For this installment of my Google's inner workings series, I decided to revisit my previous explanation. However, this time I am including some nice illustrations so that both technical and non-technical readers can benefit from the information. At the end of the post, I will provide some practical tips to help you improve your site rankings based on the information given here.

To start the high level overview, let's see how the crawling (downloading of pages) was described originally.

Google uses a distributed crawling system. That is, several computers/servers with clever software that download pages from the entire web Read more

What is the practical benefit of learning Google's internals?

I forgot to start my Google inner workings series with WIIFM. My plan is to write one post each week.

Not matter how well I try to explain it, it is a complex subject. I should have started the first post explaining why you would want to learn that. There are a lot of easier things to read.With some people questioning the usefulness of SEO, this is a good time to make my views clear. Please note that I believe in a solid marketing mix that includes SEO, PPC, SMO, affiliate marketing, viral marketing, etc. Do not put all your eggs in one basket.

If you have been blogging for a while, you have probably noticed that you are getting hits from the search engines for words that you did not try to optimize. For example, the next day I started this blog, I received a comment from a reader that found my blog through a blog search! How was this possible?

Heather Paquinas May 26th, 2007 at 1:24 am

I found your blog in google blogsearch. Needless to say I subscribed right away after reading this. I always suspected what you said, especially after Mike Levin from hittail blogged about using hittail for ppc, but you really hit the nail on the head with this post.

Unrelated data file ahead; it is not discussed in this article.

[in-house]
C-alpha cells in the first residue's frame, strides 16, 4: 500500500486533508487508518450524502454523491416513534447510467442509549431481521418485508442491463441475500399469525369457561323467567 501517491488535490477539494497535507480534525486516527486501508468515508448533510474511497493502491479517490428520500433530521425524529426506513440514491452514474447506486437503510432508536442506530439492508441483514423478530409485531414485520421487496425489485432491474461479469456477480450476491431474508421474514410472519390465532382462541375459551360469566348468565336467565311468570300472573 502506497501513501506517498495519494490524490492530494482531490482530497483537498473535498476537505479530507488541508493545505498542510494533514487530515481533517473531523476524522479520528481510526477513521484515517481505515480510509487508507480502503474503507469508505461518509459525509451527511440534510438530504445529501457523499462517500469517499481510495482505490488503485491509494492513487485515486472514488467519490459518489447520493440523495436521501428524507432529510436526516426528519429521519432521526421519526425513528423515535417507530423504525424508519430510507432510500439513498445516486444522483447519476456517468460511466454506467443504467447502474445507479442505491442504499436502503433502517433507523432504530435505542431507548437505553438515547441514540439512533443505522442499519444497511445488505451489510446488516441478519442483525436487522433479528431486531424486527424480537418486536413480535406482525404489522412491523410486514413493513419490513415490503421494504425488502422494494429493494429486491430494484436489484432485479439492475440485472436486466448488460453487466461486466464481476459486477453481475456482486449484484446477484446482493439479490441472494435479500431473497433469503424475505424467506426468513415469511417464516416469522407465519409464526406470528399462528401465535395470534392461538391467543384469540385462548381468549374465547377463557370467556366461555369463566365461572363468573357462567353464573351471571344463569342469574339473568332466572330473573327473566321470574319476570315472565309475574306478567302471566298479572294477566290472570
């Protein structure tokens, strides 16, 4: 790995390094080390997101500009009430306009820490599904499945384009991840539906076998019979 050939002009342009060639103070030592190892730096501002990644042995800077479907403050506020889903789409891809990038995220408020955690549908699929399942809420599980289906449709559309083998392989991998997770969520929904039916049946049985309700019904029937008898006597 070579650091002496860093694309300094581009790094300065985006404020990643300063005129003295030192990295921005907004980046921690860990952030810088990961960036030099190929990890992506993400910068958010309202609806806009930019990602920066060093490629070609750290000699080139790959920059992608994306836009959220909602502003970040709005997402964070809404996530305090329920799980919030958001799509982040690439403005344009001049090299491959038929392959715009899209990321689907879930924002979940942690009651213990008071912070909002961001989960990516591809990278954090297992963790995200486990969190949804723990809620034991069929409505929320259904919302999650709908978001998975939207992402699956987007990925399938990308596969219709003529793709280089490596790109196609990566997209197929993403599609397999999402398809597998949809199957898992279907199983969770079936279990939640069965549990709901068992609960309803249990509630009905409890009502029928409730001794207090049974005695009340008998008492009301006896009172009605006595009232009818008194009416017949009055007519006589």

This is possible because that is the job of the search engines! If every page you search had to be optimized, there wouldn't be billions of pages in Google index. It would take a lot of people to do the SEO work :-).

Why we need SEO then? Read more

Google's architectural overview — an introduction to Google's inner workings

Google keeps tweaking its search engine, and now it is more important than ever to better understand its inner workings.

Google lured Mr. Manber from Amazon last year. When he arrived and began to look inside the company’s black boxes, he says, that he was surprised that Google’s methods were so far ahead of those of academic researchers and corporate rivals.

While Google closely guards its secret sauce, for many obvious reasons, it is possible to build a pretty solid picture of Google's engine. In order to do this we are going to start by carefully dissecting Google's original engine: How Google was conceived back in 1998. Although a newborn baby, it had all the basic elements it needed to survive in the web world.
Read more

Determining searcher intent automatically

Here is an example of how useful it is to learn SEO from research papers.

If you’ve read some of my previous posts, you will know that I am a big fan of finding out what exactly search visitors want. I posted about classifying both visitors and landing pages, so that search visitors looking for information find information articles, searchers looking to take action land on transaction pages, etc.